Employees on Social Networks: To Be or Not To Be…

by Jason Falls |

Editor’s Note: This is a guest post written by Ann Davlin who works at MotoCMS – an advanced Flash CMS and Flash templates provider.

It’s not a secret that many recruiters and business owners use social networking sites to screen prospective employees. According to the survey of 300 hiring professionals conducted by Reppler the most popular online resources for time wasting are Facebook (76%), Twitter (53%) and Linkedin (48%). It probably means that the whole (online and offline) business world considers it necessary to take social networks activity into account and use it for corporate objectives. But there are not so many employers who enable their employees to use these social networks at the working time if they are not engaged in corporate social accounts maintenance: In 2009 Robert Half Technology proclaimed that:

  • 54 percent of U.S. companies ban workers from using social networking sites while on the job;
  • 19 percent of companies allow social networking use only for business purposes;
  • 16 percent allow limited personal use of the web.
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In 2010, Manpower Inc. published a survey of over 34,000 employers in 35 countries and it turned out that three out of four companies have no formal policy regarding on-the-job use of social networking sites. In addition to the fact that social networking sites expose employees’ productivity to risk, corporate networks security and confidential data prove there is a strong need to determine how social networks can influence organizations.

Surely the problem related to the non-purpose use of the web at workplaces is quite hot and is an object for debates. There are numerous pros and cons of on-the-job use of social network sites including:


  • It gives the “bush telegraph” effect.
  • Employees will be well-informed about latest online trends.
  • Organizations with an access to social networks are considered to be progressive ones.


  • It’s hard to influence social networks messages of employees.
  • Occasionally there is a need to invest money into office networks security.
  • Some employees spend too much paid working time using private social network accounts.


  • It is possible to increase labor productivity using this tool.
  • It can be a good stimulation for workers enthusiasm.
  • It’s also a good mean to increase the pleasure employees get during working hours.
  • Using permissions for social communication it is possible to motivate and encourage workers.
  • It can be a strong advantage while searching for new employees.


  • Some public messages on social networks can really hurt the company’s public image.
  • There can be some emotional and moral disorder of staff.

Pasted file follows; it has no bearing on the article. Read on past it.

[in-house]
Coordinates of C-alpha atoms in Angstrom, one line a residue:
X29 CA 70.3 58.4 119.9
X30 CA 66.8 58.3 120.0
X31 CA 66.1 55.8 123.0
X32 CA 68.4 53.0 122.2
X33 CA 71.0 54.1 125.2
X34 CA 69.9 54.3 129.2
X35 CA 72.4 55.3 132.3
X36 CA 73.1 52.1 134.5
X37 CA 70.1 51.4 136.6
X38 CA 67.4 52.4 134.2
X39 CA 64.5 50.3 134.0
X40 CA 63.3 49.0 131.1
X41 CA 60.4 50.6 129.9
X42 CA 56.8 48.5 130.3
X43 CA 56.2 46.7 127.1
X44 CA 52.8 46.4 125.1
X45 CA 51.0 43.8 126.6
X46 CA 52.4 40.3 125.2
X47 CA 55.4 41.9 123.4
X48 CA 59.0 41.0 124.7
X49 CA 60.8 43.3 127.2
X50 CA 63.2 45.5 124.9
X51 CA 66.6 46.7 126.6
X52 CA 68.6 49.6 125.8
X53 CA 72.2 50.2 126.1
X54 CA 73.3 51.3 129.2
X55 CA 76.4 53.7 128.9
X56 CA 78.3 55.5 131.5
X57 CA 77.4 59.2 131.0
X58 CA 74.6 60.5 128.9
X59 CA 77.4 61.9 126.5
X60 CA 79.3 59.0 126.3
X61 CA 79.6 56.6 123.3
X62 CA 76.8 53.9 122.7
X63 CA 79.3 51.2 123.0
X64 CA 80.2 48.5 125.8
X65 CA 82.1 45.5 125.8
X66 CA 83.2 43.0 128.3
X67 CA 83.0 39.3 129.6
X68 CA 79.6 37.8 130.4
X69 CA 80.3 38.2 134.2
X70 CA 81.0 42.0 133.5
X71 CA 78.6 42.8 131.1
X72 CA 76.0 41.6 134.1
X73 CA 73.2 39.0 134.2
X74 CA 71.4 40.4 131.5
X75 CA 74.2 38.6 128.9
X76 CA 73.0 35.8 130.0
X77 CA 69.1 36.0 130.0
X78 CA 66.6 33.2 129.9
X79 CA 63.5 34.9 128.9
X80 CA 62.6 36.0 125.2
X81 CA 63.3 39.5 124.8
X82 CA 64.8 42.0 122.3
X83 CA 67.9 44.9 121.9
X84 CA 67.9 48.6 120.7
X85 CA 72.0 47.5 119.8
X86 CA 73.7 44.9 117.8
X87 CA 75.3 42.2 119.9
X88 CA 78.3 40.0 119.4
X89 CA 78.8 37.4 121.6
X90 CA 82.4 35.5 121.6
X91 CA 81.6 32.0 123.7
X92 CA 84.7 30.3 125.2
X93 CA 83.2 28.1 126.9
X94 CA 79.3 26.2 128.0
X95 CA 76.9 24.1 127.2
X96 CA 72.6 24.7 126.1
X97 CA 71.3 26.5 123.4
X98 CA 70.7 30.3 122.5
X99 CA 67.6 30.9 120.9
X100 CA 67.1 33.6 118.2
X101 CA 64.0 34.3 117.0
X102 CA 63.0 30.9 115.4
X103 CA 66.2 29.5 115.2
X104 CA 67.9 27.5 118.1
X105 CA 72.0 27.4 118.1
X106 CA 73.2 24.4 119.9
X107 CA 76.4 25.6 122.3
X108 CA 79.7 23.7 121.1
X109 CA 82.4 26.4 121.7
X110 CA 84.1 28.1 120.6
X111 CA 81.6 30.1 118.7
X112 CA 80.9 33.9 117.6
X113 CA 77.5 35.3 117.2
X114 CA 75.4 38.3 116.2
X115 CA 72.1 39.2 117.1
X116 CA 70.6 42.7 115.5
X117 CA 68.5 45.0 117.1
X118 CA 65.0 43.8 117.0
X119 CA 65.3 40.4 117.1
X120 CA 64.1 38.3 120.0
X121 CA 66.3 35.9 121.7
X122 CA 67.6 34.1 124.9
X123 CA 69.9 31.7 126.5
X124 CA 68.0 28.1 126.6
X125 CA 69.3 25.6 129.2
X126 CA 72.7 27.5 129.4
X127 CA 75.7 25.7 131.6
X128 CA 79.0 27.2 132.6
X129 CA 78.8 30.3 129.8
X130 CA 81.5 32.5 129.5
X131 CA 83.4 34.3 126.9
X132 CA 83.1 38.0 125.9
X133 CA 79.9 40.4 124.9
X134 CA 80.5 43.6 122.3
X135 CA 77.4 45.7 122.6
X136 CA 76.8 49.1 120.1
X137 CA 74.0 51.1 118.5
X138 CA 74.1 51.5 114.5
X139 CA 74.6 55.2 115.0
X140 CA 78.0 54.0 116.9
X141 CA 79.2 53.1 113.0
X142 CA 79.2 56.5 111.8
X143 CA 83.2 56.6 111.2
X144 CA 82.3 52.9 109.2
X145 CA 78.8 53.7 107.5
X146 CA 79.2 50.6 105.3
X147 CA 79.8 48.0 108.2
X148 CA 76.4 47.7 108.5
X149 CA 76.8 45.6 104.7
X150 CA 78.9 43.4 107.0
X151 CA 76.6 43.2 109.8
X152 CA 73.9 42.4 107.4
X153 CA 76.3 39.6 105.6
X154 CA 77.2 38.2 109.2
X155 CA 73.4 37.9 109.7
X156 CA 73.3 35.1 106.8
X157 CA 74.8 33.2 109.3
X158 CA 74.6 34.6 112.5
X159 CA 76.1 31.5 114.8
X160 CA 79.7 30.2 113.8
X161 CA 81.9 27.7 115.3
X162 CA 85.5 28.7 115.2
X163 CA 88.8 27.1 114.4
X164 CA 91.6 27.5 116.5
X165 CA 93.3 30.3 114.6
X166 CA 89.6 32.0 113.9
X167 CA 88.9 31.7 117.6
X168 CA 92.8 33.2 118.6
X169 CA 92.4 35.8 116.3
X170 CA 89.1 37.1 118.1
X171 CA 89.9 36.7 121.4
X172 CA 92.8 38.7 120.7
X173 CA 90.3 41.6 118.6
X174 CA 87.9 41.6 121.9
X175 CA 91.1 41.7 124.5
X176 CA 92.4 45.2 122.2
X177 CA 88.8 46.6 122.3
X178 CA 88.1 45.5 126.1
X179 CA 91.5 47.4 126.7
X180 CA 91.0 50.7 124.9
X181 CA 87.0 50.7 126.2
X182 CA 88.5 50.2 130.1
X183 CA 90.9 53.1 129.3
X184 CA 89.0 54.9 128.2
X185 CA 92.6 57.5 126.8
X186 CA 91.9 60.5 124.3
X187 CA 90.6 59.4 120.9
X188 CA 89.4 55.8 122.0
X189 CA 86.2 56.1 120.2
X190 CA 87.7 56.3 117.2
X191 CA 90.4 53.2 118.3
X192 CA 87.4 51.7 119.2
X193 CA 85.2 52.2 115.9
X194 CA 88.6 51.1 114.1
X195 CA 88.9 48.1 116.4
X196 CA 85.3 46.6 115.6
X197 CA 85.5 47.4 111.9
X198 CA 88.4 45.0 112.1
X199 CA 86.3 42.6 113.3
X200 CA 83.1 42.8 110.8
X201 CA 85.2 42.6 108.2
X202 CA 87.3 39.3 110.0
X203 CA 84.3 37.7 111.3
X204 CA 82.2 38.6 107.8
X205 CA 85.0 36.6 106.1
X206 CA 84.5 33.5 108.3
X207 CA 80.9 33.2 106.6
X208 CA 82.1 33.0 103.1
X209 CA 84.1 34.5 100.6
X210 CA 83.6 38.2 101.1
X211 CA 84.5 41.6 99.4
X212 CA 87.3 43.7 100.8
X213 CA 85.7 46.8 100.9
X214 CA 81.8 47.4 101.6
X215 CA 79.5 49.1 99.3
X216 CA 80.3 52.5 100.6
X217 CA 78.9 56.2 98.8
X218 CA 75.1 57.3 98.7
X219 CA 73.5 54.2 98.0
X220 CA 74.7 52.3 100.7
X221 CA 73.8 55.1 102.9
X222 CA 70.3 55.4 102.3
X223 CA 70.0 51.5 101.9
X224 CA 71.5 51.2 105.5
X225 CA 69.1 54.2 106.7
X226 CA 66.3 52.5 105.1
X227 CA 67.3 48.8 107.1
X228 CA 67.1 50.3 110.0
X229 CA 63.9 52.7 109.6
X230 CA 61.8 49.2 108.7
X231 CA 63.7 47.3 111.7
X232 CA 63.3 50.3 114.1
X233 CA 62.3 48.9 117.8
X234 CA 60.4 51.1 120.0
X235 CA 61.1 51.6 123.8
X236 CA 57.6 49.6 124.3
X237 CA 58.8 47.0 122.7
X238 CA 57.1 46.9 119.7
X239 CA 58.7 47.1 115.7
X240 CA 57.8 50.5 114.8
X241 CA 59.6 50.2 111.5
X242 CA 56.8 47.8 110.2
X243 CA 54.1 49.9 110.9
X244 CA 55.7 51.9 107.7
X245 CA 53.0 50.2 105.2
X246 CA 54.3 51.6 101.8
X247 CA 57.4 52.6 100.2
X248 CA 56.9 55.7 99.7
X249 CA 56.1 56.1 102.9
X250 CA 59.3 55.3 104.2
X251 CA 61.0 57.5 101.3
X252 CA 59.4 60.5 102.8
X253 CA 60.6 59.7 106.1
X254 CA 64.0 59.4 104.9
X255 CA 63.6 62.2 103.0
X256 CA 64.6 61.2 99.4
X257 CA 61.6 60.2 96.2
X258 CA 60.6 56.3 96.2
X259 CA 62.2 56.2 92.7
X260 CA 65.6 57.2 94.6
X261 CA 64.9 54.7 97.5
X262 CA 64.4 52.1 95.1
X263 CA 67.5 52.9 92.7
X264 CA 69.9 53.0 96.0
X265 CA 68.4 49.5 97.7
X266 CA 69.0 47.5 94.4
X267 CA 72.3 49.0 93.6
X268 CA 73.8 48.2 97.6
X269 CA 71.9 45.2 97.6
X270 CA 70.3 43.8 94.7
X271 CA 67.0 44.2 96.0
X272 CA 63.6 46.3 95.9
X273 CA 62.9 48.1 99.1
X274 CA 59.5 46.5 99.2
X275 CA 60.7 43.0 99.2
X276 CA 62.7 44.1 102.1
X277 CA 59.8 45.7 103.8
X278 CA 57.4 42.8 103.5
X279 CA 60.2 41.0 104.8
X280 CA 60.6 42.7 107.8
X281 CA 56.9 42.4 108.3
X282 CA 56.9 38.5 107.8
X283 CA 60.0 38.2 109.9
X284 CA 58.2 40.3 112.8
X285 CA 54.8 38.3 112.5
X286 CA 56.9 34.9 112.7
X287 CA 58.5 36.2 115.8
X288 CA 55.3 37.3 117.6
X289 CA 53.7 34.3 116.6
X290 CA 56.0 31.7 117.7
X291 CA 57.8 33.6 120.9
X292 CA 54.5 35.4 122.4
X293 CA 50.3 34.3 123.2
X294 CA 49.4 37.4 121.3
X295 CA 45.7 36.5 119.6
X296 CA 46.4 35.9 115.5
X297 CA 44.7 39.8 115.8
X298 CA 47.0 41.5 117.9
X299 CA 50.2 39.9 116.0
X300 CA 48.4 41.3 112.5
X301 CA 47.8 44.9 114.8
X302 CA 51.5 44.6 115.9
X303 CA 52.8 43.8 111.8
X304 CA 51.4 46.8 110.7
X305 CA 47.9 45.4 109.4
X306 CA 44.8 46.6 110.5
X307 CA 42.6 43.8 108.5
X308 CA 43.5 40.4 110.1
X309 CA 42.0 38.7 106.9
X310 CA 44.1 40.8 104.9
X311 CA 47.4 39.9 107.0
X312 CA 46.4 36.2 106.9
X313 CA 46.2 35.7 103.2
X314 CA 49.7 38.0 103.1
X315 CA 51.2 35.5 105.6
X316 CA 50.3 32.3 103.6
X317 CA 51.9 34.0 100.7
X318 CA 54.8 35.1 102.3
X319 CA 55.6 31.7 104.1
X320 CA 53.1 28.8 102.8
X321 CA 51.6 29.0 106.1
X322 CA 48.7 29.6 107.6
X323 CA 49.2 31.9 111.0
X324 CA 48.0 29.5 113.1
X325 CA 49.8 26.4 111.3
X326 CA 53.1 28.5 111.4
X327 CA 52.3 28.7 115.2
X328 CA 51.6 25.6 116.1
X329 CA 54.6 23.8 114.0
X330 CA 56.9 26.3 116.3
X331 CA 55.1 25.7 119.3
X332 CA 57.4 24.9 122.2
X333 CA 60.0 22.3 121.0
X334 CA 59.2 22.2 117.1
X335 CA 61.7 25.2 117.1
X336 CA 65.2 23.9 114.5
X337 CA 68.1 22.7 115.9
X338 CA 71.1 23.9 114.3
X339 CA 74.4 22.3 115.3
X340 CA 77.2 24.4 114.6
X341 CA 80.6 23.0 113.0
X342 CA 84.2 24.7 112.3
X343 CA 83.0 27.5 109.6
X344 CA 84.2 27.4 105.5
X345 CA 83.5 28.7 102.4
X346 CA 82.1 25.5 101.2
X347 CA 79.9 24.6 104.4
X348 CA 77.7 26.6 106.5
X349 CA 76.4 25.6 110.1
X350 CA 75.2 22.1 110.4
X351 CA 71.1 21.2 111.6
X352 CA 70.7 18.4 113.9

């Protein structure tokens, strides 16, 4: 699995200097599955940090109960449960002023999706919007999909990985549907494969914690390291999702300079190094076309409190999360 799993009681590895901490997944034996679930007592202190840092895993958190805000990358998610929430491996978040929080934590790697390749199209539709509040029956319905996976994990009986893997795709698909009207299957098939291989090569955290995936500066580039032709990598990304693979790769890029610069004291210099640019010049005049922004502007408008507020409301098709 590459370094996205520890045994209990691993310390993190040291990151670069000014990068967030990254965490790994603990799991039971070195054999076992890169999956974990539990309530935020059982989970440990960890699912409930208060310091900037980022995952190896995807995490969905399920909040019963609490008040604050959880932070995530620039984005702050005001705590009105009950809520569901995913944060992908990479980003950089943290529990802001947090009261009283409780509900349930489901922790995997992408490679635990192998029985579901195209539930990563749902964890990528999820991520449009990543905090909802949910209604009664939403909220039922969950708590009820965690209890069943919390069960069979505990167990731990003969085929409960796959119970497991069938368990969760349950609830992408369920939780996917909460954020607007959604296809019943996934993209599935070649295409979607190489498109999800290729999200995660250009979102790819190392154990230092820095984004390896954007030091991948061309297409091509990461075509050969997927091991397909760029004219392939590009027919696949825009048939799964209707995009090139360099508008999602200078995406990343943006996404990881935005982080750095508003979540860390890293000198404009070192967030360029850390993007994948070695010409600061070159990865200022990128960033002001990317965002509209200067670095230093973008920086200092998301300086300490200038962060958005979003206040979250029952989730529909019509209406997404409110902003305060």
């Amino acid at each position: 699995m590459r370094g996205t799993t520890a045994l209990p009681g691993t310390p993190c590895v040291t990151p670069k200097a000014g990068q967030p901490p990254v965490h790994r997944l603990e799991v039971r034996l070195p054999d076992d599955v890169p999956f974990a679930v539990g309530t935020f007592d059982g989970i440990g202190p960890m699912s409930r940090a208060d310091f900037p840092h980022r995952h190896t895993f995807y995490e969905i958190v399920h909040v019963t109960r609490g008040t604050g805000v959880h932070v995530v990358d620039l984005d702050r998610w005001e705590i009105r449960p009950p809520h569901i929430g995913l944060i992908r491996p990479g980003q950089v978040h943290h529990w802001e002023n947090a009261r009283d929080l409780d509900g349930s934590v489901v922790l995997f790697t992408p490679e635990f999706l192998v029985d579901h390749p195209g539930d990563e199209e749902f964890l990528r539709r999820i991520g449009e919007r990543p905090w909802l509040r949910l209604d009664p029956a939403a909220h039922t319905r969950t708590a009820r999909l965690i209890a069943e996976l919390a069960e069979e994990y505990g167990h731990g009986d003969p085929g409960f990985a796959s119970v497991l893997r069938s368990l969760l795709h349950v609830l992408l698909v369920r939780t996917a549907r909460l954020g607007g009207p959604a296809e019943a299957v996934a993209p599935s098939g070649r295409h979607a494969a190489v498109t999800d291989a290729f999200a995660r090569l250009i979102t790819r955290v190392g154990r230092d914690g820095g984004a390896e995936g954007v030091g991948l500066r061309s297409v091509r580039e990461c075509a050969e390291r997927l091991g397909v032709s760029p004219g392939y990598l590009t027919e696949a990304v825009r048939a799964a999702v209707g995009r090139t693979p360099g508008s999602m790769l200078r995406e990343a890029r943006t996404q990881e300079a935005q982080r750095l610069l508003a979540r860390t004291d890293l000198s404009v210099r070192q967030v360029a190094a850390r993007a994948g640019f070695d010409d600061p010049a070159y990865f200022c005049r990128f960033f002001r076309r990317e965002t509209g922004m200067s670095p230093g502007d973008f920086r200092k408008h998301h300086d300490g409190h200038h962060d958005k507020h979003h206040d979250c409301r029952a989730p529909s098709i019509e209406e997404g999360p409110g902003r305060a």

• There is a risk to infect corporate networks with viruses.

You can also supplement this list with other points which you consider to be important and influential. This ones are just examples that we think will make you think about the harm and benefits from using social networks at workplaces.

As Manpower’s survey states, very few organizations all over the world mentioned that their reputation has ever been impacted as a result of employees’ use of social networking sites at their workplaces. Here is a strict illustration on how little damage was caused by social media websites from the employers’ point of view.

Has your organization’s reputation ever been damaged by employees using social networking sites?

Americas – 11,000 employers from 9 countries from South and North Americas.
Asia Pacific – 7,700 employers from the Asia Pacific region.
EMEA – more then 16,000 employers from 16 countries of Europe, Middle East and Africa.

It shows that the threat of being damaged on the web by your own employees is lower than it’s considered to be. Within the whole world there are only 4 percent of companies whose business interests were negatively affected by the private online communication. Nearly 90 percent of businessmen don’t see any harm in social networks. Probably this diagram will look a little bit different in case of taking into account the employees’ productivity and time which they spend on social networks.

Now let’s get to another part, which can really be more important. This previous diagram was about actual damage, but what’s really widespread is not the damage, it’s the lack of any use from those employees spending their working time on social networks. Official Facebook stats claim that there are more than 400 million users which log in to Facebook every day and what is more important all of them combined spend something about 2 billion minutes a day on Facebook. Do you really think that all these people check their accounts at home after a working day? Nope! They spend their working time to chat with friends and relatives! Unfortunately, nobody estimates the work efficiency before and after such brakes. There are many employees who frankly think that social media communication during working hours relaxes them and even tones them up. This point of view is quite interesting and challenging to make some employers think about enabling their workers to surf through social media websites. But undoubtedly, this question requires a strong regulation.